"He has never been suspended from school. He had never been arrested. He's never had any criminal background," said Percy Coleman, the victim's father.
A father reacts to the death of his son who dies after being Tasered twice by police. Percy Coleman says his son, Phillip, was not a troublemaker.
Friday morning, the retired lawman and others accused officers of using unnecessary deadly force.
"He was real cool," said Robert Rieves, a friend of the victim. "It just don't add up to me."
Neighbors say the trouble began Wednesday night after officers responded to a domestic violence call at the family's South Side home.
Investigators say a 38-year-old Phillip Coleman struggled and spit blood at officers arresting him for allegedly attacking his 69-year-old mother.
"It was just a lot of frustration going on," said witness Steven Cole. "He was in the car. He was pounding on the paddy wagon door."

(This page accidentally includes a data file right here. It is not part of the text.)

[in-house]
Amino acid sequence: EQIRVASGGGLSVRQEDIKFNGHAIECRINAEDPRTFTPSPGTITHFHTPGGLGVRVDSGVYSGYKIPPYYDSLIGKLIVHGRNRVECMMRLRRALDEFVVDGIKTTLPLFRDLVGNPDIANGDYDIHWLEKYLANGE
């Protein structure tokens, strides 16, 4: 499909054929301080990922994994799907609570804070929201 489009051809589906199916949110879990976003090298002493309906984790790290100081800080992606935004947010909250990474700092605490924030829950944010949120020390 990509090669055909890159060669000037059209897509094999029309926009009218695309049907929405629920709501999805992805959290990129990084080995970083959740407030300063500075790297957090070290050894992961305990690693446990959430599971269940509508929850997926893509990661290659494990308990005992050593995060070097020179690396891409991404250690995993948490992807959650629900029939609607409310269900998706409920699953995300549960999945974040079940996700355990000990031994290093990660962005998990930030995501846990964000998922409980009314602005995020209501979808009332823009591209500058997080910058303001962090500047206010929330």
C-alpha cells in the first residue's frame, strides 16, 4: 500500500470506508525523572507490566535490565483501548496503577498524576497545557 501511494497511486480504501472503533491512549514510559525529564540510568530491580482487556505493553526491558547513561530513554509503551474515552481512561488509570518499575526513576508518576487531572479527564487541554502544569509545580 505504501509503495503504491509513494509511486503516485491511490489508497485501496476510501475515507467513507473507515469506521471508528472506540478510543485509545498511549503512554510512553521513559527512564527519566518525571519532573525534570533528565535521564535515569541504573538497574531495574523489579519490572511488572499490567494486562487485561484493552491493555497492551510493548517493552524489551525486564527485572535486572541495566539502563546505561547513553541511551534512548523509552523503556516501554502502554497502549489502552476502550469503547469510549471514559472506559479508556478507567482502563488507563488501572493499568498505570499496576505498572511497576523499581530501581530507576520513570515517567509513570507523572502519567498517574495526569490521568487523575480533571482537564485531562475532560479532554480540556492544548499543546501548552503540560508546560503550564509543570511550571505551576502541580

Authorities say Coleman even scuffled with cops while in the lock up.
According to police, Coleman was Tasered twice. Once when he fought with officers -- trying to transport him to court -- and again after he was taken to the hospital.
"The police took action to restrain him and he was given a sedative which is protocol here," said Roseland Community Hospital's Carolyn Croswell.
He later died.
But neighbor Dana Robinson says Phillip was acting strangely before his encounter with police.
He says the younger Coleman slapped his father after cornering him and his wife in their garage.
"He runs across the alley and runs into a fence, and then he jumps up again and cut his hand on barbed wire," said neighbor Dana Robinson.
A spokesperson for the independent police review board is investigating, this as friends struggle with the loss.
"Phillip was a very, very nice young man," said family friend Colleen Morgan.